In a discussion with a biotechnologist, who also holds a zoocentric view on genetic modification, he agreed with me that creating blind hens, so that they don’t pick each other, would be violating their integrity. But, he added, when the animal does not notice it, or does not suffer from it, then it is not important for the animal, it is just ‘between the ears of the observer’. If I am feeling that making a mouse with a human eye on its back is the wrong thing to do because it violates the integrity of ‘being a mouse’, and the mouse’s well-being is not disturbed by it, than "I" have a problem, not the mouse. As Rollin would say, it is an aesthetic, not a moral problem. Just as with the concept of integrity, aesthetics has much to do with the inter-relatedness of the parts within the whole. To relate this with ethics, we perhaps need a different approach to the consequentialist way of thinking which prevails in the zoocentric approach.

In a consequentialist ethics we look at the consequences of human action - in our case, the consequences for animals. In utilitarianism, we make a kind of cost-benefit analysis, comparing the consequences for the animals with the benefits for humans. With respect to integrity, the question then becomes whether any, and, if so, what kind of ‘harm’ is done to the animals. It must be a kind of harm that cannot be expressed in terms of animal health and well being, and it must allow for a more-or-less assessment. In deontological approaches, we evaluate the action itself, independent of the consequences, by asking whether it is in accordance with certain normative principles. If we accept the principle that we should respect animal integrity, than it is wrong not to do so, it is more of the nature of an either-or criterion. Finally, we can distinguish virtue-ethics, where we look at the motives of the moral agent and the virtues involved.

It is Cooper (1998) who follows the last line. He says that those who violate nature violate themselves. He connects integrity with the human virtue of humility, which he defines as selfless respect for reality, for the animal ‘fitting into its own being’. When humility is absent it can lead to alienation, to a sense of being cut off from nature. Those who lack a respect for the integrity of non-human life have a lack of humility.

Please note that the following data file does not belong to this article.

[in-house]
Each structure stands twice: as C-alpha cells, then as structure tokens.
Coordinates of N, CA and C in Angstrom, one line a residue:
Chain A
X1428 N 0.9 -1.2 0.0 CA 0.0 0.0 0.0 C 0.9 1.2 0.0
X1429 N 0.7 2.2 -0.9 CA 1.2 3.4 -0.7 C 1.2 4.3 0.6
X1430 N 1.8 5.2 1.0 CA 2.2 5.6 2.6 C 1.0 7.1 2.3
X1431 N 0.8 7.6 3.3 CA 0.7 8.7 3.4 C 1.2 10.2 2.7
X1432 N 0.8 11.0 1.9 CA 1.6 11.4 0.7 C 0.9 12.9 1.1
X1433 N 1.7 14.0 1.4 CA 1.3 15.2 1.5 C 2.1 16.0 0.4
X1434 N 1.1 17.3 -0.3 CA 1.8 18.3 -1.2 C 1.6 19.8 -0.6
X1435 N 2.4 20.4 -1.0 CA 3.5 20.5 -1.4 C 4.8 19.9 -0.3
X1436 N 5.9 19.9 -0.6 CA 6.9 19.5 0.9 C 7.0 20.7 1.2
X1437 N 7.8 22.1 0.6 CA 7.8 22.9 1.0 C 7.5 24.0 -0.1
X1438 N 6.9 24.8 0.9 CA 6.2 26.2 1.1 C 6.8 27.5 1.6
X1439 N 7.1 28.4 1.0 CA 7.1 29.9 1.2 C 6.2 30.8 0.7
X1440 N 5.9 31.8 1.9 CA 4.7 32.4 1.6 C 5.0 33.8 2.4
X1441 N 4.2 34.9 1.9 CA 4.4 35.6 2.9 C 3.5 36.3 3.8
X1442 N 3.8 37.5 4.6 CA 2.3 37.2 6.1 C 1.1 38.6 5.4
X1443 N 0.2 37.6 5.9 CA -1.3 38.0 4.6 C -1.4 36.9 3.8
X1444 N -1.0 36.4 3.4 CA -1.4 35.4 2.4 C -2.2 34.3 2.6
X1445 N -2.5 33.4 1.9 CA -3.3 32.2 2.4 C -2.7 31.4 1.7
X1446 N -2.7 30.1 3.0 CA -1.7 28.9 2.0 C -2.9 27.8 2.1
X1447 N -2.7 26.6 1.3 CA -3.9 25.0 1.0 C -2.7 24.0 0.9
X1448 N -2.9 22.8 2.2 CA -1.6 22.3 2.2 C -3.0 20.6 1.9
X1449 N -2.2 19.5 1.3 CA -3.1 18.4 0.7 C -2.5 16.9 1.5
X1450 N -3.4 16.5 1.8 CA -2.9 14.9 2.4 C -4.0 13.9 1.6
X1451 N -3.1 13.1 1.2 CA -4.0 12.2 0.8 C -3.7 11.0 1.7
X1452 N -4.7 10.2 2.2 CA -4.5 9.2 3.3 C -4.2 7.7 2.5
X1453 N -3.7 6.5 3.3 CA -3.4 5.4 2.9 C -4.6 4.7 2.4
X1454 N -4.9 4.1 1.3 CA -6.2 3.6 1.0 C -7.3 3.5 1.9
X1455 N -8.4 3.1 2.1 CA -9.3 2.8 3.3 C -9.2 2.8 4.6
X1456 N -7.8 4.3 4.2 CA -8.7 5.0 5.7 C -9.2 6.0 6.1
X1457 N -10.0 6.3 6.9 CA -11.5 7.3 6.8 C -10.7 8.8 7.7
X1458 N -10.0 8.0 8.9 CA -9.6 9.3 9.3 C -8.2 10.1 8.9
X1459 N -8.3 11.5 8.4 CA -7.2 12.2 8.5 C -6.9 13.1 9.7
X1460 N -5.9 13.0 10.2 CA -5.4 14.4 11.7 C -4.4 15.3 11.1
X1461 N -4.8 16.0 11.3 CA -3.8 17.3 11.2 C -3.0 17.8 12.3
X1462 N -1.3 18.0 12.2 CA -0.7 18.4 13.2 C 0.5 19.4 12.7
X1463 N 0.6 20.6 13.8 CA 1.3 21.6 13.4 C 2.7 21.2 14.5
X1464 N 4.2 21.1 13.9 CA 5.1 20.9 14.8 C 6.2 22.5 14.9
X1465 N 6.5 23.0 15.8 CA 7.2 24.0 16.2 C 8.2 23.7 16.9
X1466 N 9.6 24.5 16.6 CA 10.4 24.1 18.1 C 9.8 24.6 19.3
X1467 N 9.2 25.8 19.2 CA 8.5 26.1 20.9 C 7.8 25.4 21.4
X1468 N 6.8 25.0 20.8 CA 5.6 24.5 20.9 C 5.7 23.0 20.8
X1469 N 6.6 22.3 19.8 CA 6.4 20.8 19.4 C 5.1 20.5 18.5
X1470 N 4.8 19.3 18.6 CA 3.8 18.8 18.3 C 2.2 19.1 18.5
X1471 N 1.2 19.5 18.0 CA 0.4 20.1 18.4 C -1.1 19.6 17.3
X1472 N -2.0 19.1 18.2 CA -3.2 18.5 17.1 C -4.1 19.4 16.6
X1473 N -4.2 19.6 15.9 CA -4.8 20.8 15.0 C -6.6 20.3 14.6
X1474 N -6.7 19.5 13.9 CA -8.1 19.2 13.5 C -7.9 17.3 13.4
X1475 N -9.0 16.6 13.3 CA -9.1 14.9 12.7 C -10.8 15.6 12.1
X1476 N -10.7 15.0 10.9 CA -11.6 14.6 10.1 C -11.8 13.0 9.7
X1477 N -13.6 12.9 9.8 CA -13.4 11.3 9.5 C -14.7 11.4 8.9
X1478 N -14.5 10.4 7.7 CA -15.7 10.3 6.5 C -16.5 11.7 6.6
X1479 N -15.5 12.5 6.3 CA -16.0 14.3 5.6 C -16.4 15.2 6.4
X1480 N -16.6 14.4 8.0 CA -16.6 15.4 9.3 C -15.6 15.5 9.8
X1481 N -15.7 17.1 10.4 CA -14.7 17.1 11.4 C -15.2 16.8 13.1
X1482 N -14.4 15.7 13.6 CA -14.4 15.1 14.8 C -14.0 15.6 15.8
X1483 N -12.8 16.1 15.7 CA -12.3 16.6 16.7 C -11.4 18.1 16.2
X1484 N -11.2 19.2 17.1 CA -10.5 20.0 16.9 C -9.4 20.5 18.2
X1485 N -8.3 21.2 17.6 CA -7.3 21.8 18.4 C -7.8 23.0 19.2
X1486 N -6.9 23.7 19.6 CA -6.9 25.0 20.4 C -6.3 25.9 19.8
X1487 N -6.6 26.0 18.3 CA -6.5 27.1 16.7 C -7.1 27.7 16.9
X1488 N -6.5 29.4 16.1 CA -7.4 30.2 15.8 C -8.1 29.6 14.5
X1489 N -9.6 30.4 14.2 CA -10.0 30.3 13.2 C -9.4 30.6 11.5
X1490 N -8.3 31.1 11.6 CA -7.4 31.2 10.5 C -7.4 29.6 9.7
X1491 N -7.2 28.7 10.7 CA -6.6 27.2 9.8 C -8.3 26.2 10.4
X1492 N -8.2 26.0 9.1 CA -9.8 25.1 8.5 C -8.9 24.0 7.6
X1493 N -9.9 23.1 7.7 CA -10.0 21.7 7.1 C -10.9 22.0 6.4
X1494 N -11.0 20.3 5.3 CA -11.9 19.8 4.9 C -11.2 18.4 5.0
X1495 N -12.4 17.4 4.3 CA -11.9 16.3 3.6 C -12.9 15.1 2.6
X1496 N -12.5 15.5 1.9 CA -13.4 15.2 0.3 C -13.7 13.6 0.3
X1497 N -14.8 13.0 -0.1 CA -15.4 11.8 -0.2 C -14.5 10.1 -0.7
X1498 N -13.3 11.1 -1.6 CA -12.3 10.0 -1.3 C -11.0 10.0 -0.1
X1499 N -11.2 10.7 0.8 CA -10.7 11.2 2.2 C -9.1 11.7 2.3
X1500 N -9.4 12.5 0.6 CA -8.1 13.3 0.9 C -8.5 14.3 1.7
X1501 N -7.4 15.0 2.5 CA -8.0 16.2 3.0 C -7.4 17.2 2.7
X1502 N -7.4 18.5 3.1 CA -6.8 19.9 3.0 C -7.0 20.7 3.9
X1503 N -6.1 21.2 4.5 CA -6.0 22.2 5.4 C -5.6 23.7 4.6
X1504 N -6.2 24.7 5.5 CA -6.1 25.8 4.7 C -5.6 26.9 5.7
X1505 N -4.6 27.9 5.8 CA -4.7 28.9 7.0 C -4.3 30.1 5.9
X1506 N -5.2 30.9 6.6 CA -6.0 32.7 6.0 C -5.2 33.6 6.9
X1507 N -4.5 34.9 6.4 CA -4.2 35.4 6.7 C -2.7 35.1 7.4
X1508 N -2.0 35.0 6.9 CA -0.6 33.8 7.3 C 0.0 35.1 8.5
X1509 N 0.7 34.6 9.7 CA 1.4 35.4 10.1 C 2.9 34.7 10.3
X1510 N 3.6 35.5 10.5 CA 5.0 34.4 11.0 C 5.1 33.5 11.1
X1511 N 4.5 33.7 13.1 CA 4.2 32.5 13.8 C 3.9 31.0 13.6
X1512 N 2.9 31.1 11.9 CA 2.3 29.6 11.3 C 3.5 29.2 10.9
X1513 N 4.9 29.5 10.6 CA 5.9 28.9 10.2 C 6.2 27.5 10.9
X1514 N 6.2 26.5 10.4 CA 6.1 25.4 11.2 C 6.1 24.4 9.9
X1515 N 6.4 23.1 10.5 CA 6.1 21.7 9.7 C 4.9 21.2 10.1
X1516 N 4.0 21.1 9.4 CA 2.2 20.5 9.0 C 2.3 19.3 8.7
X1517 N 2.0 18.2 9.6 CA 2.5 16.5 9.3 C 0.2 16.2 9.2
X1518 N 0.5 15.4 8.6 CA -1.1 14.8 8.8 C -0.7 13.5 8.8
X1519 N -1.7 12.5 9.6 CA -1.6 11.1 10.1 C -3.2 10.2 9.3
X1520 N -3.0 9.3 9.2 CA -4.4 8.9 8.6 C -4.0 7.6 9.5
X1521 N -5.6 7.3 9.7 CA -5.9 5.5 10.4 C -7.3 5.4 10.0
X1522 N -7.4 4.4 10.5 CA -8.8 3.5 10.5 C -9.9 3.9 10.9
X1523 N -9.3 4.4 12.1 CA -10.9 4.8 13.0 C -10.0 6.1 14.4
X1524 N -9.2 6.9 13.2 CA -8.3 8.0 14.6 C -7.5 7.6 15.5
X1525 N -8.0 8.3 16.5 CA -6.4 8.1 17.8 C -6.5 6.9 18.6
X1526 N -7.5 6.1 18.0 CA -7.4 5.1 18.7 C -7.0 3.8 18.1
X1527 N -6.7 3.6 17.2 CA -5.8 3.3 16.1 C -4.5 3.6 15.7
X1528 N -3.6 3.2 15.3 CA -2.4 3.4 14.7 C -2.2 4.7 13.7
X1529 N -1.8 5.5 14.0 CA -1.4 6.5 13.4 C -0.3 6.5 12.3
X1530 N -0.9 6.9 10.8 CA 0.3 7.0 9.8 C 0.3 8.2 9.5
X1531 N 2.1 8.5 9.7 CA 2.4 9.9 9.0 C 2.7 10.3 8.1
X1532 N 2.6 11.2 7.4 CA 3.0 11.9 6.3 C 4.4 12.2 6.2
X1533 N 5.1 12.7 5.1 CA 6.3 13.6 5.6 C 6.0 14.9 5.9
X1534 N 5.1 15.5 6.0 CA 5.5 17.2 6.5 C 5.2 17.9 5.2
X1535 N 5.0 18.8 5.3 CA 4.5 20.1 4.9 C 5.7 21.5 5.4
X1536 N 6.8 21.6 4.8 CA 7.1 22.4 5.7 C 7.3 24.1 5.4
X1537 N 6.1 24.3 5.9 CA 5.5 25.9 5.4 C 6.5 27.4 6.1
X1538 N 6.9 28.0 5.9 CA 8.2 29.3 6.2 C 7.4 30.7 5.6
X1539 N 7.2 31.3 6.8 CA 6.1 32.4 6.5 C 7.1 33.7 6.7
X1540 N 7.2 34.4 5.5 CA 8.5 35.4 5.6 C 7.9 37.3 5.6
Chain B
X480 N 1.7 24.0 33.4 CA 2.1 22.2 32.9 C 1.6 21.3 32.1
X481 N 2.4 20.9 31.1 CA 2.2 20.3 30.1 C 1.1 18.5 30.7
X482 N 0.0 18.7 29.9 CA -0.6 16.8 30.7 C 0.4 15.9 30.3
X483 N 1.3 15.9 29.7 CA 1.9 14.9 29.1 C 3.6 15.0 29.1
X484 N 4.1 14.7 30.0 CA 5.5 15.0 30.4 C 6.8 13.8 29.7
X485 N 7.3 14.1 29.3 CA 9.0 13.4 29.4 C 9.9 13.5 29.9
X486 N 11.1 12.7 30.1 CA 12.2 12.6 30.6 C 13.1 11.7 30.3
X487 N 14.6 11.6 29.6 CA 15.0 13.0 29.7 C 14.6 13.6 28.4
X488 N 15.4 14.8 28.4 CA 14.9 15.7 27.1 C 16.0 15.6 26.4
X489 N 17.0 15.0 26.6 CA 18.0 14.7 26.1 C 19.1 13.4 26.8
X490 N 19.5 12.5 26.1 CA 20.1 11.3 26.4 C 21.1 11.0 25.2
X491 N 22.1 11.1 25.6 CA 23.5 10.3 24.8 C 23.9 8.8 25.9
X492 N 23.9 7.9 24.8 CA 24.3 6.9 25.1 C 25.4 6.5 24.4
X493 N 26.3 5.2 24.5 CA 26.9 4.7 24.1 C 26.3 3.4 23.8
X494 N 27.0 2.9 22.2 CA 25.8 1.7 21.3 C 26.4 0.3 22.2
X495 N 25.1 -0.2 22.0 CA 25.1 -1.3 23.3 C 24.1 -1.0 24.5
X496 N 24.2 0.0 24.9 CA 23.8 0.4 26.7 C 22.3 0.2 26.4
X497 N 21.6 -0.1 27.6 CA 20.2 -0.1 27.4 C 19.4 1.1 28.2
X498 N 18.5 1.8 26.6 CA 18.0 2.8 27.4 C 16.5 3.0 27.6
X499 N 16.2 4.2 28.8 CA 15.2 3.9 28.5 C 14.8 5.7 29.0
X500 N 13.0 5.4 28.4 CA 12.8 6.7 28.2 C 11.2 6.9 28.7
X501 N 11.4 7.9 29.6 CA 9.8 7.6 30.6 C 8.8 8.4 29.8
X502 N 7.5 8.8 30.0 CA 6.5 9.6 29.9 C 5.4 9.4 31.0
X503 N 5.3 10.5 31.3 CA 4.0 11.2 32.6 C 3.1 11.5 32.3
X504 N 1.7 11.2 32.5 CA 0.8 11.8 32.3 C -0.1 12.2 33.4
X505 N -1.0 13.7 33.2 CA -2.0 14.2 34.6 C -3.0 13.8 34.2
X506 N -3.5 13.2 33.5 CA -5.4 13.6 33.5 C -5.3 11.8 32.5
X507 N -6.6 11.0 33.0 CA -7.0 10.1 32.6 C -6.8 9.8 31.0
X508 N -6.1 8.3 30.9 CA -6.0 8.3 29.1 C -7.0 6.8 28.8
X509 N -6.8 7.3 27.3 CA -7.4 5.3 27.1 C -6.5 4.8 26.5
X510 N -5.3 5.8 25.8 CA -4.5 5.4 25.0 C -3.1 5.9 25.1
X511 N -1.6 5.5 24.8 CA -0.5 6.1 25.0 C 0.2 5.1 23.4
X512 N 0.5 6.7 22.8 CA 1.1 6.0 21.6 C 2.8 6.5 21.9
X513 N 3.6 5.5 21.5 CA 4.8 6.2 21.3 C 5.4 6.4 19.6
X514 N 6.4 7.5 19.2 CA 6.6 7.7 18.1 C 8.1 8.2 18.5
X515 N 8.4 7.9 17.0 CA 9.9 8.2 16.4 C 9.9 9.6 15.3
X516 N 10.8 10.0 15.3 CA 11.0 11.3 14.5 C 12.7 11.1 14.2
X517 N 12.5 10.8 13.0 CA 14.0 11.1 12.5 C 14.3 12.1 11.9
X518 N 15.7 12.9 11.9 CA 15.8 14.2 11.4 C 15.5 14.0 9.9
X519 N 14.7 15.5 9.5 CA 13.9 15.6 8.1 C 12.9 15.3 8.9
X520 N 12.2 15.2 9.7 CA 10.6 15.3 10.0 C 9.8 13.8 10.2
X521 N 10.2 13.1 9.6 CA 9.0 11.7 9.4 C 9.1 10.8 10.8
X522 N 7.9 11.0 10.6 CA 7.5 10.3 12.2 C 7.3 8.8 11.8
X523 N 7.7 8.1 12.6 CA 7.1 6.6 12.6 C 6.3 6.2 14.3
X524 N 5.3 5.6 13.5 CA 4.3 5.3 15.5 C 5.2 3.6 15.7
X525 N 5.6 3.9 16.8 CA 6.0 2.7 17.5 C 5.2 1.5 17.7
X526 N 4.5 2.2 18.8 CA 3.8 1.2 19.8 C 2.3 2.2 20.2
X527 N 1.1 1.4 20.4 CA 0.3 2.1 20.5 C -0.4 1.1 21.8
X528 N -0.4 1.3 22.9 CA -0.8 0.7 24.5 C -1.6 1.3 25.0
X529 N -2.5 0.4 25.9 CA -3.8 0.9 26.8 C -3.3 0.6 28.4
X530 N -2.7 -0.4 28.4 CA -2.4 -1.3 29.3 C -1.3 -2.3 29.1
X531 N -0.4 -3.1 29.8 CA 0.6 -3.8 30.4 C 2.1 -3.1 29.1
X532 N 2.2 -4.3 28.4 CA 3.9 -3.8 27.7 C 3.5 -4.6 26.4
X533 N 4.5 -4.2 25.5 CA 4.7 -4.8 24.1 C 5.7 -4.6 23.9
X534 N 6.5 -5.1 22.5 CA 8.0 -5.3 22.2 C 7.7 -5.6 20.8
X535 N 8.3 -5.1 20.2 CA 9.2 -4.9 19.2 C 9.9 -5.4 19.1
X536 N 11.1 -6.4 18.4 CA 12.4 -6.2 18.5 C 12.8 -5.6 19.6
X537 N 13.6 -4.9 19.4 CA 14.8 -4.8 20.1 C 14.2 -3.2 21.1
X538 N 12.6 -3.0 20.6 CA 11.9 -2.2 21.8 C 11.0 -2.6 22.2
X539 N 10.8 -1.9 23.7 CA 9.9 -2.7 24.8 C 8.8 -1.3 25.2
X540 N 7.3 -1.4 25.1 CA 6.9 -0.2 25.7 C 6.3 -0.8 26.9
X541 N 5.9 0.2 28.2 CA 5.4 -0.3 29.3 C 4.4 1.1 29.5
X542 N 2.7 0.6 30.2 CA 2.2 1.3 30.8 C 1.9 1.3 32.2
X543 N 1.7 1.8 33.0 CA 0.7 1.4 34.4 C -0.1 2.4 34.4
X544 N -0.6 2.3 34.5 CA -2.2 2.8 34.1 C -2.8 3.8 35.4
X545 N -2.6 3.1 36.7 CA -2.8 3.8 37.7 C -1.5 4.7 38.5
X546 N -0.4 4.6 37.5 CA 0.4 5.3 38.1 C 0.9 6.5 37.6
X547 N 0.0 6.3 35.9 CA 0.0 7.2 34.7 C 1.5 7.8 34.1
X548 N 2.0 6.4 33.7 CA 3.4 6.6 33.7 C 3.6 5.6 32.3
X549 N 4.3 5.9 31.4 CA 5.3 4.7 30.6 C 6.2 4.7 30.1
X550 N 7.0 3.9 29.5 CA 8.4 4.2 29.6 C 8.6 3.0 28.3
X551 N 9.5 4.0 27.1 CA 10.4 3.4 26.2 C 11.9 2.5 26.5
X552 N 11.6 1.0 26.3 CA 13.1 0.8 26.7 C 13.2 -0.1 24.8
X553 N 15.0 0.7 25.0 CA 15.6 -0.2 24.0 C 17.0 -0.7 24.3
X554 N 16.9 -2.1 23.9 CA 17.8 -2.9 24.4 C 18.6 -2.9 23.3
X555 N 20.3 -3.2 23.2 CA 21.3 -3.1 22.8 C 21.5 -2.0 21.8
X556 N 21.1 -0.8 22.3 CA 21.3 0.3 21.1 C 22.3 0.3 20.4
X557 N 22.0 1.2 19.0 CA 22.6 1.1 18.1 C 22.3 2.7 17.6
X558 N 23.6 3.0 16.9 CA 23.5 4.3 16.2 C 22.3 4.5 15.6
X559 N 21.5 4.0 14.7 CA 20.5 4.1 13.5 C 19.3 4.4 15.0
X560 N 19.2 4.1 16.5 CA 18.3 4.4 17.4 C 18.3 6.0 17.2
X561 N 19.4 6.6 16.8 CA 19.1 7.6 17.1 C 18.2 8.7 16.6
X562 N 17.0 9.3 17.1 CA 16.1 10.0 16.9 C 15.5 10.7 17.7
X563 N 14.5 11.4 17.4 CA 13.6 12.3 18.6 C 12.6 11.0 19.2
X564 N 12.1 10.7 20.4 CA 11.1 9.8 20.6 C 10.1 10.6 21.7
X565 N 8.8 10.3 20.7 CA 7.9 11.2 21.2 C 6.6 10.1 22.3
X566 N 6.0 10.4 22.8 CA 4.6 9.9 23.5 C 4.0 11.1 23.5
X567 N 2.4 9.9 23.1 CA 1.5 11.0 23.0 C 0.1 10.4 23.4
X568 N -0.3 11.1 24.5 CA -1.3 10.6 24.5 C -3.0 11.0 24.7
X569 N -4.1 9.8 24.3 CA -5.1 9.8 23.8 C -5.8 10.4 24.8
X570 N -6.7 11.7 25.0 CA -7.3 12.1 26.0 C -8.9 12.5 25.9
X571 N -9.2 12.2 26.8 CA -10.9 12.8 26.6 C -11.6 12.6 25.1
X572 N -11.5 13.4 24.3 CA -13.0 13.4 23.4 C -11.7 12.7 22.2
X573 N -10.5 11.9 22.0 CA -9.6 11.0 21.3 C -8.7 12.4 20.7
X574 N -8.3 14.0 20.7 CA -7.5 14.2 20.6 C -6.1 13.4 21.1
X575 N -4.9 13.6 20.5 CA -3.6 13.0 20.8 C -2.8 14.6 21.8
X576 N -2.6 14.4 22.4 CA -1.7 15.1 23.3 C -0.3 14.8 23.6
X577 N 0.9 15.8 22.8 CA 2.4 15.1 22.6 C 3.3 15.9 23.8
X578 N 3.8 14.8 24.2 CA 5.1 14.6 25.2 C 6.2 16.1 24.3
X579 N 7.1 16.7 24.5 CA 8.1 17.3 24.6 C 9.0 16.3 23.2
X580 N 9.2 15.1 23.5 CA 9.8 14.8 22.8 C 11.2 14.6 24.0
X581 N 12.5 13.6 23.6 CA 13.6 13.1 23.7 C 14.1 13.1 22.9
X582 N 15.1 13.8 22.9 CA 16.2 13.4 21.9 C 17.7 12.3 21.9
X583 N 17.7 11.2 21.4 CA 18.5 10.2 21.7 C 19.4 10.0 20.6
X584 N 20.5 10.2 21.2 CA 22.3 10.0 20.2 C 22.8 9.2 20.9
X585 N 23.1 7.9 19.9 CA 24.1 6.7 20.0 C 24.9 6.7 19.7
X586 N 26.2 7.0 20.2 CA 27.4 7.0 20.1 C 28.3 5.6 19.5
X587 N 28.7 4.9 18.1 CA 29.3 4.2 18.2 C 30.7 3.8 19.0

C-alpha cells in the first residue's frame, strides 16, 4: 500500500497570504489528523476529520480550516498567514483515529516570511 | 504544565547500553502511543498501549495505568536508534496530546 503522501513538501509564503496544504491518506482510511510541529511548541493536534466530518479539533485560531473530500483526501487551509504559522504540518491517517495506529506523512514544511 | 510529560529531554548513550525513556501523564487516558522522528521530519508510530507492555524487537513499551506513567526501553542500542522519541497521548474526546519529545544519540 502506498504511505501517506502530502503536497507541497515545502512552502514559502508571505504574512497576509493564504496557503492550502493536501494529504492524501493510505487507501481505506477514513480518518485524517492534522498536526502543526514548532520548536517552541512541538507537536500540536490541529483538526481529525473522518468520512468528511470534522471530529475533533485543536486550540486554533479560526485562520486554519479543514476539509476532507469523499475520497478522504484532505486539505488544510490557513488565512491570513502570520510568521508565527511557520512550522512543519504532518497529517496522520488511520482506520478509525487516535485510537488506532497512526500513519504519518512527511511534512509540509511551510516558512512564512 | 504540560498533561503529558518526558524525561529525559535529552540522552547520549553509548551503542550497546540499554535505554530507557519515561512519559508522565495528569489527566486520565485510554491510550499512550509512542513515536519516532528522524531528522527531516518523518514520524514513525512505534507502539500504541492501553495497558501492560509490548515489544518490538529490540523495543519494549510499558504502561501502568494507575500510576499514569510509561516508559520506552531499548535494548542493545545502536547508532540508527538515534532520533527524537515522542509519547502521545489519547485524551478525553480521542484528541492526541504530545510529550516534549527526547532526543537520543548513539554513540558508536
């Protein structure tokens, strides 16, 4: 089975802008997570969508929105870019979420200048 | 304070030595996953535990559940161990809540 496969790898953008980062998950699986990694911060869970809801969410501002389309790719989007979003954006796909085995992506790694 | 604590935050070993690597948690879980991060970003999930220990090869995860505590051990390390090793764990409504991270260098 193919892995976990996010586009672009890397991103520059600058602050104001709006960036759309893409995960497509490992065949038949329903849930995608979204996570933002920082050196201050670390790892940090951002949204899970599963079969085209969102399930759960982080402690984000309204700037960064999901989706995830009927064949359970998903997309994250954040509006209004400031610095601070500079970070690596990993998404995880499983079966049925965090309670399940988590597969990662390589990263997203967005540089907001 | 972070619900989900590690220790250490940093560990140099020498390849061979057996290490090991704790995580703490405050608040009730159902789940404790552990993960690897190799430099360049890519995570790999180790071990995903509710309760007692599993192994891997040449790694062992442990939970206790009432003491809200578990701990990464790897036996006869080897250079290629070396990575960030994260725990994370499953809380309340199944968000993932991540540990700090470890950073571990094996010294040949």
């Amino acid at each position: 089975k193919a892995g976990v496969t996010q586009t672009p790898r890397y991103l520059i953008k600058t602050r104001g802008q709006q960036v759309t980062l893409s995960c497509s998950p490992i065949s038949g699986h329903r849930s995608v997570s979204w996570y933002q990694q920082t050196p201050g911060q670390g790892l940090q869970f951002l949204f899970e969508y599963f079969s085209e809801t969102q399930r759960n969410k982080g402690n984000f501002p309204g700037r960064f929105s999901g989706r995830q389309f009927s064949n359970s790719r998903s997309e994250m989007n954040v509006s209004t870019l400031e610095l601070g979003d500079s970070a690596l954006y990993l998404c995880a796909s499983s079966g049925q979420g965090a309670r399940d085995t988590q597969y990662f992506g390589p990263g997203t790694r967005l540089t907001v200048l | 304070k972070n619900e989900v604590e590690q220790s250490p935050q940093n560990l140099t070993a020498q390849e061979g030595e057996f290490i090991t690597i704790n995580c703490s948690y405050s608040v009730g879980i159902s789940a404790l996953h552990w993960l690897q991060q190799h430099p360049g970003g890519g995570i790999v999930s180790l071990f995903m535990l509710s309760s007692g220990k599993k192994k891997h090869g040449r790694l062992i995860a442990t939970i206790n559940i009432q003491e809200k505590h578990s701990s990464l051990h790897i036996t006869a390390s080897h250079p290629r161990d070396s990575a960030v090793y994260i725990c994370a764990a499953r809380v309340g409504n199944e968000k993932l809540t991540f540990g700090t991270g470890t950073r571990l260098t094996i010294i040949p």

Stephen R.L. Clark (1998), in the same book, connects respect for the integrity of animals with human recognition of the genuinely Other as a source of awed delight, and also of morals, just because of what they are, independent of any function they have for us. He gives a Platonic legitimisation of this view:

"To be is to be something. To be something is to embody, though perhaps ineptly, some one form of the many forms which shape, or are shaped in, the mosaic of the divine intellect. Every individual thing that is, is a more or less distorted embodiment or reflection of that intellect. The realities we see are like shadows of all that is God…To disregard that pattern, that presence, so as to remake things in our image, apart from the one image, is indeed to insult the integrity of nature’ (222).

For biodynamic farmers, the species-nature would perhaps refer to such a pattern, the archetypical form or ‘Typus’, shaping and moulding all the individuals who belong to that species. Or the ‘being’ who is supposed to be connected with the individualized agro-ecosystem, in-forming it, defining the ‘integrity’ of the agro-ecosystem, connected with the well-being of both humans and animals and determining the ‘good life’ of the plants.